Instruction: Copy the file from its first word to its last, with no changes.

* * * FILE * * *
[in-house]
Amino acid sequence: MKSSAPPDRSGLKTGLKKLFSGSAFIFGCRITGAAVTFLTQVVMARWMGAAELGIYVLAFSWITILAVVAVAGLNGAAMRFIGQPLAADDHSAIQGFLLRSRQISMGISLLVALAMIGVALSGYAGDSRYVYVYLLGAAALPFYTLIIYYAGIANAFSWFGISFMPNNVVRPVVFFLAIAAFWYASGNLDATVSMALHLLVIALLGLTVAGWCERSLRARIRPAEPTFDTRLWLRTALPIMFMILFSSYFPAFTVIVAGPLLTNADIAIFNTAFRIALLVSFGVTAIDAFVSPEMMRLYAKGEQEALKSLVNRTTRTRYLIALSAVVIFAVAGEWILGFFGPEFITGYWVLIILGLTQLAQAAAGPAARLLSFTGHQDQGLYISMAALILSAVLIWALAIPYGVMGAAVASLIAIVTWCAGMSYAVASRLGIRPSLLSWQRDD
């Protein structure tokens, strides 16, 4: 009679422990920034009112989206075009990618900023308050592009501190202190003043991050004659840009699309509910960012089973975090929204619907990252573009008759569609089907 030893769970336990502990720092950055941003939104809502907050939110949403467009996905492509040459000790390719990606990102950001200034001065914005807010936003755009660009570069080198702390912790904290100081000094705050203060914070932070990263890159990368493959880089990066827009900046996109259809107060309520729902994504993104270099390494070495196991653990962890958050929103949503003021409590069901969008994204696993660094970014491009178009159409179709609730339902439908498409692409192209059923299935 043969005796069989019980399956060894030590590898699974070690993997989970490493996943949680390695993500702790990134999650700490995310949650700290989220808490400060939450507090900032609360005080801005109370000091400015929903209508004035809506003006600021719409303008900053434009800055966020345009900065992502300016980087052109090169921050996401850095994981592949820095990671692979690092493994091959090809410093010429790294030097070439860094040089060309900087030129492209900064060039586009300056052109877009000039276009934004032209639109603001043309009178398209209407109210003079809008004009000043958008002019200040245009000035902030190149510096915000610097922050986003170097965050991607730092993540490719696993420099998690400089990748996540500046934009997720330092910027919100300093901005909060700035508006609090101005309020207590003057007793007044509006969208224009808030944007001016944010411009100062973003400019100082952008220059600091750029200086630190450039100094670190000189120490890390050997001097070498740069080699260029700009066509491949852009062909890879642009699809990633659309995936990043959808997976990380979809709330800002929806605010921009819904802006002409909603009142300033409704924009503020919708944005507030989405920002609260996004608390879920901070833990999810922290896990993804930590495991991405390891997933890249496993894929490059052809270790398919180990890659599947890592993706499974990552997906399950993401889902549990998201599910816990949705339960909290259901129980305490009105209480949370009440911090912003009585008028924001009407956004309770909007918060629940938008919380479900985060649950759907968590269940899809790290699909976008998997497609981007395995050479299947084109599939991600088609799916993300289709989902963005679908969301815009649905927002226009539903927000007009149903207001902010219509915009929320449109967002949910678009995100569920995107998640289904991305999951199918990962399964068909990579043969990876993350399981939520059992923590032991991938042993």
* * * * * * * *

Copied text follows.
[in-house]
Amino acid sequence: MKSSAPPDRSGLKTGLKKLFSGSAFIFGCRITGAAVTFLTQVVMARWMGAAELGIYVLAFSWITILAVVAVAGLNGAAMRFIGQPLAADDHSAIQGFLLRSRQISMGISLLVALAMIGVALSGYAGDSRYVYVYLLGAAALPFYTLIIYYAGIANAFSWFGISFMPNNVVRPVVFFLAIAAFWYASGNLDATVSMALHLLVIALLGLTVAGWCERSLRARIRPAEPTFDTRLWLRTALPIMFMILFSSYFPAFTVIVAGPLLTNADIAIFNTAFRIALLVSFGVTAIDAFVSPEMMRLYAKGEQEALKSLVNRTTRTRYLIALSAVVIFAVAGEWILGFFGPEFITGYWVLIILGLTQLAQAAAGPAARLLSFTGHQDQGLYISMAALILSAVLIWALAIPYGVMGAAVASLIAIVTWCAGMSYAVASRLGIRPSLLSWQRDD
């Protein structure tokens, strides 16, 4: 009679422990920034009112989206075009990618900023308050592009501190202190003043991050004659840009699309509910960012089973975090929204619907990252573009008759569609089907 030893769970336990502990720092950055941003939104809502907050939110949403467009996905492509040459000790390719990606990102950001200034001065914005807010936003755009660009570069080198702390912790904290100081000094705050203060914070932070990263890159990368493959880089990066827009900046996109259809107060309520729902994504993104270099390494070495196991653990962890958050929103949503003021409590069901969008994204696993660094970014491009178009159409179709609730339902439908498409692409192209059923299935 043969005796069989019980399956060894030590590898699974070690993997989970490493996943949680390695993500702790990134999650700490995310949650700290989220808490400060939450507090900032609360005080801005109370000091400015929903209508004035809506003006600021719409303008900053434009800055966020345009900065992502300016980087052109090169921050996401850095994981592949820095990671692979690092493994091959090809410093010429790294030097070439860094040089060309900087030129492209900064060039586009300056052109877009000039276009934004032209639109603001043309009178398209209407109210003079809008004009000043958008002019200040245009000035902030190149510096915000610097922050986003170097965050991607730092993540490719696993420099998690400089990748996540500046934009997720330092910027919100300093901005909060700035508006609090101005309020207590003057007793007044509006969208224009808030944007001016944010411009100062973003400019100082952008220059600091750029200086630190450039100094670190000189120490890390050997001097070498740069080699260029700009066509491949852009062909890879642009699809990633659309995936990043959808997976990380979809709330800002929806605010921009819904802006002409909603009142300033409704924009503020919708944005507030989405920002609260996004608390879920901070833990999810922290896990993804930590495991991405390891997933890249496993894929490059052809270790398919180990890659599947890592993706499974990552997906399950993401889902549990998201599910816990949705339960909290259901129980305490009105209480949370009440911090912003009585008028924001009407956004309770909007918060629940938008919380479900985060649950759907968590269940899809790290699909976008998997497609981007395995050479299947084109599939991600088609799916993300289709989902963005679908969301815009649905927002226009539903927000007009149903207001902010219509915009929320449109967002949910678009995100569920995107998640289904991305999951199918990962399964068909990579043969990876993350399981939520059992923590032991991938042993």